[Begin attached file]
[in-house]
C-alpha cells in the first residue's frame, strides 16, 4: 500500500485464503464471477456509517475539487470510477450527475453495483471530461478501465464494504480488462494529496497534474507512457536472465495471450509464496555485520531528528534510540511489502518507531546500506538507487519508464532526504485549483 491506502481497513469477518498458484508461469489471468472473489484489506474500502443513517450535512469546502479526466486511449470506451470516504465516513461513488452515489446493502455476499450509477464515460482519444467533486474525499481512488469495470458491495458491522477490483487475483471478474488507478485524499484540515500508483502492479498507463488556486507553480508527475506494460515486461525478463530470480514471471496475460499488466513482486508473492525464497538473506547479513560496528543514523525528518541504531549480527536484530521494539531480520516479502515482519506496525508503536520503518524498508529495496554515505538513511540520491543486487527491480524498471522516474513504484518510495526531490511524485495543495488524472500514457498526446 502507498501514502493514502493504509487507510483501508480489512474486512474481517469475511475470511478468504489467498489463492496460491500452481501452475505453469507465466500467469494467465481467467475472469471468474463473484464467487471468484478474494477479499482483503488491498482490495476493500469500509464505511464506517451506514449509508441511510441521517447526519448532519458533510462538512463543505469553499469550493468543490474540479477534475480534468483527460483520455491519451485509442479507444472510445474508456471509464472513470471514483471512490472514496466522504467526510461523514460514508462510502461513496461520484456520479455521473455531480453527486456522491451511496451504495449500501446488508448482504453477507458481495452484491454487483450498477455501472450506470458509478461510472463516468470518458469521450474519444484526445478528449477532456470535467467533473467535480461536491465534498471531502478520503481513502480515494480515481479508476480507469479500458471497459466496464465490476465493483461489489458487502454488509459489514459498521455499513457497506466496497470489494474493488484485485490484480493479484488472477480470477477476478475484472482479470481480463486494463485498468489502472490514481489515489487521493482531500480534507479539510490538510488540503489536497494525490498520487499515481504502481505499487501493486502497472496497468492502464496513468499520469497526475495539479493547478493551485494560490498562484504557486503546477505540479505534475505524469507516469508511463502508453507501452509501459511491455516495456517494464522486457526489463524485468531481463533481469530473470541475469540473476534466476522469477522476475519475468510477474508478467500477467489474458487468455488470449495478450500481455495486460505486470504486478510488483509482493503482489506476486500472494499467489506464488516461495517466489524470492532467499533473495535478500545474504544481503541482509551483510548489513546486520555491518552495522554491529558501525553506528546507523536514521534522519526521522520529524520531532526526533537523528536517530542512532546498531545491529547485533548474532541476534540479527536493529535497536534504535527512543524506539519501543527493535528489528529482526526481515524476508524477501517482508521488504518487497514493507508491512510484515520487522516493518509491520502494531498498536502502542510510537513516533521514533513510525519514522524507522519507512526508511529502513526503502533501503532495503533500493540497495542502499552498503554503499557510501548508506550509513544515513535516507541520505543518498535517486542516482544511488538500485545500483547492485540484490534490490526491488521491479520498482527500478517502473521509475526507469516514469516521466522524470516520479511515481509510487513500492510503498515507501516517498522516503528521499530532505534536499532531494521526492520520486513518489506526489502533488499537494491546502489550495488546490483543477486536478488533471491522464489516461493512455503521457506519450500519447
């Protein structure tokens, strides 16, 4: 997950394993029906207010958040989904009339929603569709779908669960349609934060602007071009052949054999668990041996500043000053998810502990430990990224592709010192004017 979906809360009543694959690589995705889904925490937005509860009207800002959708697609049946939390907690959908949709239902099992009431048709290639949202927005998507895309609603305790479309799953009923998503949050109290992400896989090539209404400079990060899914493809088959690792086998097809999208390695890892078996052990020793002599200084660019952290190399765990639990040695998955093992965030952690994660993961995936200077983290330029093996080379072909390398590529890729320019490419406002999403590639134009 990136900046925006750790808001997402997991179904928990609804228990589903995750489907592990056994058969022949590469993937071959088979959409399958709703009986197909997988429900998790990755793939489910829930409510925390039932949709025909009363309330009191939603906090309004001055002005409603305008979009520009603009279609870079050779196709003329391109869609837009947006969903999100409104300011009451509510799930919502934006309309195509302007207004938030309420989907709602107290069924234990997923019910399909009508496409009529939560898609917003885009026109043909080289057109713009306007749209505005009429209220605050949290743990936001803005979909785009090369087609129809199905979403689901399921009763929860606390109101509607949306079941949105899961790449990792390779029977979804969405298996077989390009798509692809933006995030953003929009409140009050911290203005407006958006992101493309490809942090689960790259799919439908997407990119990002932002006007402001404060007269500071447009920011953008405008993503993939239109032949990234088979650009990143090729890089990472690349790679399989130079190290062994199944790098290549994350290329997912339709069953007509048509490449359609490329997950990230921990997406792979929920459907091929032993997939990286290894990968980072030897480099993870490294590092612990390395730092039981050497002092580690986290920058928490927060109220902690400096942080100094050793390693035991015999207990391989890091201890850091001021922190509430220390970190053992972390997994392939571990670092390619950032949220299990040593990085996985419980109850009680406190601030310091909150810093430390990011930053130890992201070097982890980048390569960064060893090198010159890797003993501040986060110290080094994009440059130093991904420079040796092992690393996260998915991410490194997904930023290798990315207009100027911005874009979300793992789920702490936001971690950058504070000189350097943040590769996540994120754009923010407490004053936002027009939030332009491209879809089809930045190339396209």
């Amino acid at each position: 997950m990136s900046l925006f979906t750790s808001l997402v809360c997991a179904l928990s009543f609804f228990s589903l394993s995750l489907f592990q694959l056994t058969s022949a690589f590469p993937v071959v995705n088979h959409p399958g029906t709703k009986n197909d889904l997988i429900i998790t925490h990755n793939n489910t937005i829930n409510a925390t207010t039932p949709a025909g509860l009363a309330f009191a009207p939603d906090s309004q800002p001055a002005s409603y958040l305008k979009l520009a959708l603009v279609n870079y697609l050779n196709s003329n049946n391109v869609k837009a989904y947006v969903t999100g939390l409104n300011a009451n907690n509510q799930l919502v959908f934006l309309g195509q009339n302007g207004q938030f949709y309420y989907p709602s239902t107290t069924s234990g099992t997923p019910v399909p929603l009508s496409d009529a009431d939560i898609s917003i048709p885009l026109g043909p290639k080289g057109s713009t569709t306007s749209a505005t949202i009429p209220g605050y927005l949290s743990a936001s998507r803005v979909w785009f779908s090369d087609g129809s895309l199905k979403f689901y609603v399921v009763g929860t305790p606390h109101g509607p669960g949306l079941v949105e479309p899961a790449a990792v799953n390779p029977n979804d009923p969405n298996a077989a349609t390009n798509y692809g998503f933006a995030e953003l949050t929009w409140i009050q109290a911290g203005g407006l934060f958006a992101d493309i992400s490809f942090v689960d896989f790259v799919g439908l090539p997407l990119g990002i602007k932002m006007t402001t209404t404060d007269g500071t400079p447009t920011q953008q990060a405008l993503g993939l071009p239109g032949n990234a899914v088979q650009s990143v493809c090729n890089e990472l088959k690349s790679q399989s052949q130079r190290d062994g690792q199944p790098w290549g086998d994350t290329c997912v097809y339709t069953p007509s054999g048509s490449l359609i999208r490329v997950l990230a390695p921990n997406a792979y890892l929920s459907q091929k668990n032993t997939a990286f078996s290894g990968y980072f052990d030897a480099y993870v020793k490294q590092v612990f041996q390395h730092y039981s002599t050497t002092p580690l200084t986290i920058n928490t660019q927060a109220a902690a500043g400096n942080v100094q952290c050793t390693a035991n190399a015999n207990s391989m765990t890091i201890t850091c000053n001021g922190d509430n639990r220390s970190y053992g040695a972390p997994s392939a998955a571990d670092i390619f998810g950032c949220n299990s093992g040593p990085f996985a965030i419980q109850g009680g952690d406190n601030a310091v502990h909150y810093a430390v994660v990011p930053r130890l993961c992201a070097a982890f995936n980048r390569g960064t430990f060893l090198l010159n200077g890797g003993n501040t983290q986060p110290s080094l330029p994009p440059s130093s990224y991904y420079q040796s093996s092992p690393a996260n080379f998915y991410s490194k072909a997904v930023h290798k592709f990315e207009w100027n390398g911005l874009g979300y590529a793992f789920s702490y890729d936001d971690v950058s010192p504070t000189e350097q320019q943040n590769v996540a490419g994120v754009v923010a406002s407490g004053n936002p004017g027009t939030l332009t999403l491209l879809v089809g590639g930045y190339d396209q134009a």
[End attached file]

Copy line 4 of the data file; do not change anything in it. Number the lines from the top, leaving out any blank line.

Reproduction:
């Amino acid at each position: 997950m990136s900046l925006f979906t750790s808001l997402v809360c997991a179904l928990s009543f609804f228990s589903l394993s995750l489907f592990q694959l056994t058969s022949a690589f590469p993937v071959v995705n088979h959409p399958g029906t709703k009986n197909d889904l997988i429900i998790t925490h990755n793939n489910t937005i829930n409510a925390t207010t039932p949709a025909g509860l009363a309330f009191a009207p939603d906090s309004q800002p001055a002005s409603y958040l305008k979009l520009a959708l603009v279609n870079y697609l050779n196709s003329n049946n391109v869609k837009a989904y947006v969903t999100g939390l409104n300011a009451n907690n509510q799930l919502v959908f934006l309309g195509q009339n302007g207004q938030f949709y309420y989907p709602s239902t107290t069924s234990g099992t997923p019910v399909p929603l009508s496409d009529a009431d939560i898609s917003i048709p885009l026109g043909p290639k080289g057109s713009t569709t306007s749209a505005t949202i009429p209220g605050y927005l949290s743990a936001s998507r803005v979909w785009f779908s090369d087609g129809s895309l199905k979403f689901y609603v399921v009763g929860t305790p606390h109101g509607p669960g949306l079941v949105e479309p899961a790449a990792v799953n390779p029977n979804d009923p969405n298996a077989a349609t390009n798509y692809g998503f933006a995030e953003l949050t929009w409140i009050q109290a911290g203005g407006l934060f958006a992101d493309i992400s490809f942090v689960d896989f790259v799919g439908l090539p997407l990119g990002i602007k932002m006007t402001t209404t404060d007269g500071t400079p447009t920011q953008q990060a405008l993503g993939l071009p239109g032949n990234a899914v088979q650009s990143v493809c090729n890089e990472l088959k690349s790679q399989s052949q130079r190290d062994g690792q199944p790098w290549g086998d994350t290329c997912v097809y339709t069953p007509s054999g048509s490449l359609i999208r490329v997950l990230a390695p921990n997406a792979y890892l929920s459907q091929k668990n032993t997939a990286f078996s290894g990968y980072f052990d030897a480099y993870v020793k490294q590092v612990f041996q390395h730092y039981s002599t050497t002092p580690l200084t986290i920058n928490t660019q927060a109220a902690a500043g400096n942080v100094q952290c050793t390693a035991n190399a015999n207990s391989m765990t890091i201890t850091c000053n001021g922190d509430n639990r220390s970190y053992g040695a972390p997994s392939a998955a571990d670092i390619f998810g950032c949220n299990s093992g040593p990085f996985a965030i419980q109850g009680g952690d406190n601030a310091v502990h909150y810093a430390v994660v990011p930053r130890l993961c992201a070097a982890f995936n980048r390569g960064t430990f060893l090198l010159n200077g890797g003993n501040t983290q986060p110290s080094l330029p994009p440059s130093s990224y991904y420079q040796s093996s092992p690393a996260n080379f998915y991410s490194k072909a997904v930023h290798k592709f990315e207009w100027n390398g911005l874009g979300y590529a793992f789920s702490y890729d936001d971690v950058s010192p504070t000189e350097q320019q943040n590769v996540a490419g994120v754009v923010a406002s407490g004053n936002p004017g027009t939030l332009t999403l491209l879809v089809g590639g930045y190339d396209q134009a």